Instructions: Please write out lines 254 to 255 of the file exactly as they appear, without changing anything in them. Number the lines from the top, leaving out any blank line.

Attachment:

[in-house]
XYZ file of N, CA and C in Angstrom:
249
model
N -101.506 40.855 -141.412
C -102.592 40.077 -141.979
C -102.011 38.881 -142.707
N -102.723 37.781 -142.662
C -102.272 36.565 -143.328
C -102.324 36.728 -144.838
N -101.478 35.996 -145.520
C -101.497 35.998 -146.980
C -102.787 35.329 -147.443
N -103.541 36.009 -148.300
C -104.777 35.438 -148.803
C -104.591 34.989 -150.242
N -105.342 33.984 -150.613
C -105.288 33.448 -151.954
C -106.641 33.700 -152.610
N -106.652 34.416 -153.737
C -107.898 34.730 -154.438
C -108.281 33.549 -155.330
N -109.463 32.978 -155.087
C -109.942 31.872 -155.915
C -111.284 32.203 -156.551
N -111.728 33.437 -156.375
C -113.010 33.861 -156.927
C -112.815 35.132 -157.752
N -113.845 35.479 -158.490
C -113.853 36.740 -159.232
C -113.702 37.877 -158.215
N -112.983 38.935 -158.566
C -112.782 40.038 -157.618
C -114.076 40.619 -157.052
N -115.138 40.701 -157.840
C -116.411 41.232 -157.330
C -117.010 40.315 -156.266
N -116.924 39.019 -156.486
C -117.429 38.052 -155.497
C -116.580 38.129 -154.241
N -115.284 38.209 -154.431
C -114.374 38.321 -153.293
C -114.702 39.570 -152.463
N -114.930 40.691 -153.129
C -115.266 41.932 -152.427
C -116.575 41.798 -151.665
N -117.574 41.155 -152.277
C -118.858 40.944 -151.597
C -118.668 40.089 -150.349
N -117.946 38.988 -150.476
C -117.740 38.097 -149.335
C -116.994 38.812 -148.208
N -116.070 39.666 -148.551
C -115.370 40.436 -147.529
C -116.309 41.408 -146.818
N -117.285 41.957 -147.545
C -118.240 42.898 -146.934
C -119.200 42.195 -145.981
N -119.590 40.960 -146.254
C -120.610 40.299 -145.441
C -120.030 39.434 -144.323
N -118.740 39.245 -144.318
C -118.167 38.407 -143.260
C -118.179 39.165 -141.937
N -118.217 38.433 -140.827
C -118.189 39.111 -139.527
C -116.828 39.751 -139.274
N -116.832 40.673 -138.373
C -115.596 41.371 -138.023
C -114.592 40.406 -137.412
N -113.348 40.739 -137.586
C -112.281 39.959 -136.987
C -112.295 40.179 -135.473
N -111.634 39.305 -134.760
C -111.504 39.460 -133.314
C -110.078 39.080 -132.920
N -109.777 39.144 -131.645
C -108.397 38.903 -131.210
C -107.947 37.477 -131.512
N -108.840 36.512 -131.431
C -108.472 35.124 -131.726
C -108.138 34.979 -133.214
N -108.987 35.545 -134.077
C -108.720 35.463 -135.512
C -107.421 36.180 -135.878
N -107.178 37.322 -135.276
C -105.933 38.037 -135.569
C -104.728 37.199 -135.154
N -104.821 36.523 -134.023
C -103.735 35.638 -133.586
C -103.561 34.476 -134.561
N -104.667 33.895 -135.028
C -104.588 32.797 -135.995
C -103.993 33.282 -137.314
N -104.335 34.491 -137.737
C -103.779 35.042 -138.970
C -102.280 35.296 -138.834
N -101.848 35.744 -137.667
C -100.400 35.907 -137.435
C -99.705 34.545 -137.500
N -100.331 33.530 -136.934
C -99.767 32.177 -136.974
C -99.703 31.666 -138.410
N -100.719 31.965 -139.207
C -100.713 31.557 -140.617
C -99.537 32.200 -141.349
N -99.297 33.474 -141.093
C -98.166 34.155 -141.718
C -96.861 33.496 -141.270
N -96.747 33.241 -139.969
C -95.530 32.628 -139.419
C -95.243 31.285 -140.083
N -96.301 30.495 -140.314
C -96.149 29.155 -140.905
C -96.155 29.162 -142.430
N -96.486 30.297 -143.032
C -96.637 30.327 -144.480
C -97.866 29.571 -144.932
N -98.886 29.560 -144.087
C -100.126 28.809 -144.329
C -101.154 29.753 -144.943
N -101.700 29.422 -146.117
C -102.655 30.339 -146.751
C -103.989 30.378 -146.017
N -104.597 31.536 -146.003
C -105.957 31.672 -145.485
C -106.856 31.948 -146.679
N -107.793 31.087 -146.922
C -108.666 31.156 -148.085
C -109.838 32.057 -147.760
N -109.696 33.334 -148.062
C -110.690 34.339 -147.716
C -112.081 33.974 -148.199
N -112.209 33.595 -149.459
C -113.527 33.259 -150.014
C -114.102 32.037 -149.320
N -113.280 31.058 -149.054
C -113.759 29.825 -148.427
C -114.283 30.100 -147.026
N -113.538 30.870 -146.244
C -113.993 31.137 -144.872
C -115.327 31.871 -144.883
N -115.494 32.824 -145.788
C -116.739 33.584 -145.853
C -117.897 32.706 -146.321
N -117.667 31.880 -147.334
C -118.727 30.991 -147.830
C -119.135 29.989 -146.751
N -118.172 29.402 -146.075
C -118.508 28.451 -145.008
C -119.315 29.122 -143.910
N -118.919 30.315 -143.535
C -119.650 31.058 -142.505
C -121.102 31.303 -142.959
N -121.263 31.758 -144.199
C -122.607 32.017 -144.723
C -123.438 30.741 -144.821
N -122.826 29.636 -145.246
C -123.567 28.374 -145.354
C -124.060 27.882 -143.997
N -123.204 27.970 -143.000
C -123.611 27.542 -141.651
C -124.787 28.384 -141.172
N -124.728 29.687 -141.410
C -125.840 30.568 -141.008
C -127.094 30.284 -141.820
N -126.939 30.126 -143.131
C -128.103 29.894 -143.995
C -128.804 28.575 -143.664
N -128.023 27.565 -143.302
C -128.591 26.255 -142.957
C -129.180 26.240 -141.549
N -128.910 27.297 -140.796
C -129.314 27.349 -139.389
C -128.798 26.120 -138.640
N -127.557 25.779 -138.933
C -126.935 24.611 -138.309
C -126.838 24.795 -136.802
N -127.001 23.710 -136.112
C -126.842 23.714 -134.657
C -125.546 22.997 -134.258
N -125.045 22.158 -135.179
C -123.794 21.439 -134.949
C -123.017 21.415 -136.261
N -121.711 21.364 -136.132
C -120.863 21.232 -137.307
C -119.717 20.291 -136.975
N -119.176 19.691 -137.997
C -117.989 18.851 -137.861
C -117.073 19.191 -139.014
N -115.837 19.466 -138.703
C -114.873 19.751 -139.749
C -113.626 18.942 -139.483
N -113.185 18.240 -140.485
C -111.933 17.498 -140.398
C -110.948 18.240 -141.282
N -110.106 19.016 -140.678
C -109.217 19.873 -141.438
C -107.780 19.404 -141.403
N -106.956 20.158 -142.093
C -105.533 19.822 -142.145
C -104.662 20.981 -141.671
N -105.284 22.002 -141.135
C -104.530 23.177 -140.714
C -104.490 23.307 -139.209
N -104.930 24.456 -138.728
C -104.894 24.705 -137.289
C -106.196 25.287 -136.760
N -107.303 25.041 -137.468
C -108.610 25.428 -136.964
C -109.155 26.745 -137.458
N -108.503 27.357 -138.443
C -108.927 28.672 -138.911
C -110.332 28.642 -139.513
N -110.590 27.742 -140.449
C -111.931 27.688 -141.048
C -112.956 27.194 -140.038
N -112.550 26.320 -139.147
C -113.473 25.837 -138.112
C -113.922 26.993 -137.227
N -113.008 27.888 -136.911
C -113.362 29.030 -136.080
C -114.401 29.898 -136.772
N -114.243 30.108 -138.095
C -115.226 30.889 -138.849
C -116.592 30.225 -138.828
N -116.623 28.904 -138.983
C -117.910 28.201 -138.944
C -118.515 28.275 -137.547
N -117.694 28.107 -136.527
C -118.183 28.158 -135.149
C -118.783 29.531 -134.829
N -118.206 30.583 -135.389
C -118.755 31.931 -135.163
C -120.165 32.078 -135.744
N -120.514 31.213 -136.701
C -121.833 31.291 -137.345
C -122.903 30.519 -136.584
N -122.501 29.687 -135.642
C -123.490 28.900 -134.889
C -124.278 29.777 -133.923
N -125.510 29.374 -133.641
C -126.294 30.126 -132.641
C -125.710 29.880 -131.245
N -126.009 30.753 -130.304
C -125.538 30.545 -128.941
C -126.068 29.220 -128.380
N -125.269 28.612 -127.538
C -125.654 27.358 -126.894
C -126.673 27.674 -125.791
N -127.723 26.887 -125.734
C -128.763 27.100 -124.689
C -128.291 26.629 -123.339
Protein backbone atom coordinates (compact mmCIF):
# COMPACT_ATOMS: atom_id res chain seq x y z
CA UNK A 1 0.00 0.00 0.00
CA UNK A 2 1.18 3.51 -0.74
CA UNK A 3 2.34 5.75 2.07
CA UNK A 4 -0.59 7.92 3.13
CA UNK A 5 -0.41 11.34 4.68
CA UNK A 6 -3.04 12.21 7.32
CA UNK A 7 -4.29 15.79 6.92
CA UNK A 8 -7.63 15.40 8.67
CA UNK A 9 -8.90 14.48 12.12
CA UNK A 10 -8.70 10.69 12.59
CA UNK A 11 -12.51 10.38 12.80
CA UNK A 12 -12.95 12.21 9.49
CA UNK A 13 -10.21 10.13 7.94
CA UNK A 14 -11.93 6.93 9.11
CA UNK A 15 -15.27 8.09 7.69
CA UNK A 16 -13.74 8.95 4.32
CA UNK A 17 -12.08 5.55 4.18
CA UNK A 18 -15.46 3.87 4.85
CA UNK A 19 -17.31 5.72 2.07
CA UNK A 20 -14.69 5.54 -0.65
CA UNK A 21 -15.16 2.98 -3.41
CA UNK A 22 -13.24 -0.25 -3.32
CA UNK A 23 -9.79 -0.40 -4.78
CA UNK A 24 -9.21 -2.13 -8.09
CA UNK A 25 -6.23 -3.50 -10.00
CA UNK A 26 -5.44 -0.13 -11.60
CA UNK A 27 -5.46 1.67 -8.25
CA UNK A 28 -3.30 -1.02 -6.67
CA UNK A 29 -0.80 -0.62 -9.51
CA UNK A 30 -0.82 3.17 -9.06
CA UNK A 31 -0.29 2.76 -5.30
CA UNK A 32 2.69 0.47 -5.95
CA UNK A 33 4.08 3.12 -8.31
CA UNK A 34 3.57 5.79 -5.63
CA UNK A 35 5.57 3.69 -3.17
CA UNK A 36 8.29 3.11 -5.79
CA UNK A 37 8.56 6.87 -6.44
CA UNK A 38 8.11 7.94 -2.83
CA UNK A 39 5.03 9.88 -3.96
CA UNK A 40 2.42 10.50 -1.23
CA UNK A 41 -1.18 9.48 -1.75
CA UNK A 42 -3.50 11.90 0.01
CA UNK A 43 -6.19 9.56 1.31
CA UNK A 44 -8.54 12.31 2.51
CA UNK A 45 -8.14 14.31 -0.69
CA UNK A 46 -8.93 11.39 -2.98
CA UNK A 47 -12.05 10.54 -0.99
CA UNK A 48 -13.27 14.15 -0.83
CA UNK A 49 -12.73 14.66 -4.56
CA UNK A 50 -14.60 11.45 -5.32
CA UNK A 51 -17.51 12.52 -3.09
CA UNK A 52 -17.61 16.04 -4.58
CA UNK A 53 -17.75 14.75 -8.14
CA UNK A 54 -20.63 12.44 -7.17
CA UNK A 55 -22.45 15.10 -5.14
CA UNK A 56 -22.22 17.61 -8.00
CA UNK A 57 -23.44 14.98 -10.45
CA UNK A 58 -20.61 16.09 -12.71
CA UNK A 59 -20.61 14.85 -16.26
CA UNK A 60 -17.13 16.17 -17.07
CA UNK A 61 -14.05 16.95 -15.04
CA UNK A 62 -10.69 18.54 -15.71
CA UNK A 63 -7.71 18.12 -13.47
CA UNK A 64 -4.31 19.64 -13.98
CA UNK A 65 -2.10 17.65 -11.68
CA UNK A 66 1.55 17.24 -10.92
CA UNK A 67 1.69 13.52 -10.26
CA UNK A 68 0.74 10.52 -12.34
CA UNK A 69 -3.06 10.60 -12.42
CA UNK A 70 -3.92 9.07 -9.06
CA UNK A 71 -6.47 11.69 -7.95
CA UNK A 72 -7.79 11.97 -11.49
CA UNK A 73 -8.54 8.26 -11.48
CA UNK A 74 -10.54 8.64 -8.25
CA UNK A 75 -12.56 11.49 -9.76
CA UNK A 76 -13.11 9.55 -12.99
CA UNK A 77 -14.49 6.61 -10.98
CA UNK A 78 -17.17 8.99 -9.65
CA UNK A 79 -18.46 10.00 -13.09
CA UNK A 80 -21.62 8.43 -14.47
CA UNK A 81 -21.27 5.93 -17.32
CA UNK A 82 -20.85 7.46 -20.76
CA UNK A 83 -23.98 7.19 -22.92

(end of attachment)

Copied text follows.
Protein backbone atom coordinates (compact mmCIF):
# COMPACT_ATOMS: atom_id res chain seq x y z